- The Washington Times - Friday, June 8, 2001

MODEL: Kia Optima SE V-6
VEHICLE TYPE: Four-door sedan
PRICE-AS-TESTED: $22,269
MILEAGE: 19 city, 25 highway

Looking for a well-equipped family sedan with luxury features and a smooth V-6 For less than $23,000?
Check out the latest model from Kia.
Yes, Kia.
The South Korean company known for low-priced cars and the Sportage small sport utility vehicle has added a new flagship, the 2001 Kia Optima.
"It is the most luxurious car that we've had in the United States," said Geno Effler, director of public relations at Kia Motors America Inc.
The Optima is also the first Kia with a V-6, the first with a Porsche-designed Tiptronic automatic transmission and the first with side air bags.
"This is a breakthrough vehicle for us," Mr. Effler said.
He predicts the Optima, which has a starting manufacturer's suggested retail price plus destination charge of $18,949 for a V-6 model and $15,749 for a four-cylinder model, will become the "high-value, midsize alternative" to such well-known imported family sedans as the Toyota Camry, Nissan Altima and Honda Accord.
The Optima looks the part of a contender in the midsize sedan segment.
Loaded with optional leather seats and an anti-lock braking system as well as standard moon roof, air conditioning, power windows and doors, upgraded stereo, alarm, power driver's seat, automatic transmission and even heated outside mirrors, the top-of-the-line Optima SE V-6 test car topped out at just $22,269.
Compare this with $26,680 for a top model of Camry the V-6-powered XLE and you can begin to understand why Kia is so confident the Optima will do well.
In fact, 60 percent of Optimas sold are expected to have the new-to-Kia V-6, said Dick Macedo, executive vice president of marketing and sales at Kia Motors America.
Another reason for optimism: Kia already is on a roll, setting record U.S. sales last year after two other new-model introductions, the Rio sedan and the Spectra hatchback.
The Optima's clean, ungimmicky styling reminiscent of a Cadillac Catera up front and a Mitsubishi Galant at the rear is pleasing. Best of all, it doesn't date the car and comes as some competitors are starting to look old.
Inside, the optional-for-$995 leather seats are nicely done and look as good as any you'd find in a Japanese import. So do the gauges and controls on the dashboard. Too bad the blinkers clickity-click loudly and warning bells chime with an old-style harshness.
There's a lot of shiny wood-grain trim around the interior. It's not all real, but it does a nice job of conveying an upscale feel. The same can be said for the shiny silver-colored accents that even include door sills, an item you don't expect to find on a Kia.
The 2.5-liter, double-overhead cam V-6 which comes from Kia's parent company, Hyundai, and is used in the Sonata on which the Optima is based sounds confident and works well with the uplevel four-speed automatic transmission with Tiptronic.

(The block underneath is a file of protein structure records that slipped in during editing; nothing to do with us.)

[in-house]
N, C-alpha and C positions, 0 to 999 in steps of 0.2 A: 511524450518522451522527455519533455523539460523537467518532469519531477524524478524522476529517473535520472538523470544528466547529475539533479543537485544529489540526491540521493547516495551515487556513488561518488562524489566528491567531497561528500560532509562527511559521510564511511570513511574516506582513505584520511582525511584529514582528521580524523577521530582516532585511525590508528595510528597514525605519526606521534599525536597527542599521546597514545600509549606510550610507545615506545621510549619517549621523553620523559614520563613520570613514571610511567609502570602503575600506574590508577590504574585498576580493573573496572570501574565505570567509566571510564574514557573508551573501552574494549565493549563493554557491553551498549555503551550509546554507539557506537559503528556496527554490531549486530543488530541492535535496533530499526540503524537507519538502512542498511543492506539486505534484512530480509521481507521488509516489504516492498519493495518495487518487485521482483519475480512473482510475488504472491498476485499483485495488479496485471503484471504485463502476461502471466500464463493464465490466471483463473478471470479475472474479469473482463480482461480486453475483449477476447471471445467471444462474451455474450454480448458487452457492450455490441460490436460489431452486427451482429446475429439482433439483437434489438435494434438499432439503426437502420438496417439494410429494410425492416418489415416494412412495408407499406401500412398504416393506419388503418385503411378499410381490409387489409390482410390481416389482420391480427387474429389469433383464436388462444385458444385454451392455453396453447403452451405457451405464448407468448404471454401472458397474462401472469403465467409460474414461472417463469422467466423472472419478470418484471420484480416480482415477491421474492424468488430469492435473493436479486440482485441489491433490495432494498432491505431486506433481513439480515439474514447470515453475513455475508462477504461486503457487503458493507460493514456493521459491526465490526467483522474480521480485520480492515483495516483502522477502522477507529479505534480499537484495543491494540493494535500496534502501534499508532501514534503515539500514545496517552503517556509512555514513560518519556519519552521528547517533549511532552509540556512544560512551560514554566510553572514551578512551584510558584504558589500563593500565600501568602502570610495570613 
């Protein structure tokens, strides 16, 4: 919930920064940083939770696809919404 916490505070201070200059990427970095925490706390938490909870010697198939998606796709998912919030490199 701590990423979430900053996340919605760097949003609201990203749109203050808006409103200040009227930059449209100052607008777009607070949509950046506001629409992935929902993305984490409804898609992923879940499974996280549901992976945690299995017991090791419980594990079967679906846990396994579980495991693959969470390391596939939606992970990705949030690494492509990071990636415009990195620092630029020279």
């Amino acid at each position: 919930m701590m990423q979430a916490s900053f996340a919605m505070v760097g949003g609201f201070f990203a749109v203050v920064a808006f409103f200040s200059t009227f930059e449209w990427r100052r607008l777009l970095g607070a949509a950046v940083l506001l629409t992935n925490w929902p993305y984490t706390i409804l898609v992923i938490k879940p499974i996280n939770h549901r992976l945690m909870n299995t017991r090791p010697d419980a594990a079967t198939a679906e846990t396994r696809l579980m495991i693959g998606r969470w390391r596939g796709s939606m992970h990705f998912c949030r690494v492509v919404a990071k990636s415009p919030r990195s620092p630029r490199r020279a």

In fact, there's a decidedly sporty feel when you really push the car and use the Tiptronic to manually shift from gear to gear without clutch pedal. I zipped around Highway 1 on California's coast with real vigor, keeping the revs high.
But I noticed some loss of sportiness when the electronically controlled transmission sometimes upshifted on its own, without waiting to get close to the red line.
The engine has a maximum 170 horsepower the same as the Sonata with V-6. Torque is 169 foot-pounds at 4,000 rpm vs. 166 foot-pounds at 4,000 in the Sonata.
There was a surprising crispness to the handling of the front-wheel-drive Optima, but the ride doesn't punish passengers. I noticed some minor vibration over road bumps; still overall, it was a comfortable ride.
The front suspension is an independent double wishbone design. An independent multilink configuration works at the rear. There are stabilizer bars at both front and rear.
Road noises from the SE's 15-inch tires came through during the ride, and at highway speeds, there was a bit of wind noise, too.
If you get a V-6 Optima, rear brakes are discs rather than drums. But anti-lock brakes remain a $795 option rather pricey given competitor pricing.
Thankfully, other safety features are standard, including the front-seat side air bags and shoulder belts and head restraints for all five passengers.
Trunk space already is competitive at 13.6 cubic feet, but the Optima's split, fold-down rear seat-back adds more cargo room.
Other Kia models haven't fared well in quality surveys over the years, but Mr. Macedo said the company is making gains since it was acquired by Hyundai.
Also, Kia last summer added an industry-leading, new-warranty program that includes 10-year/ 100,000-mile limited coverage on powertrains.
Mr. Macedo said Kia hopes the Optima expands its buyer group beyond "credit-challenged" new-car shoppers. Those consumers shop primarily for price.
Targeted buyers for the Optima will have a median age of 39 with $70,000 annual household income, he said. Fifty-six percent will be college graduates, 61 percent will be married and half will be women.


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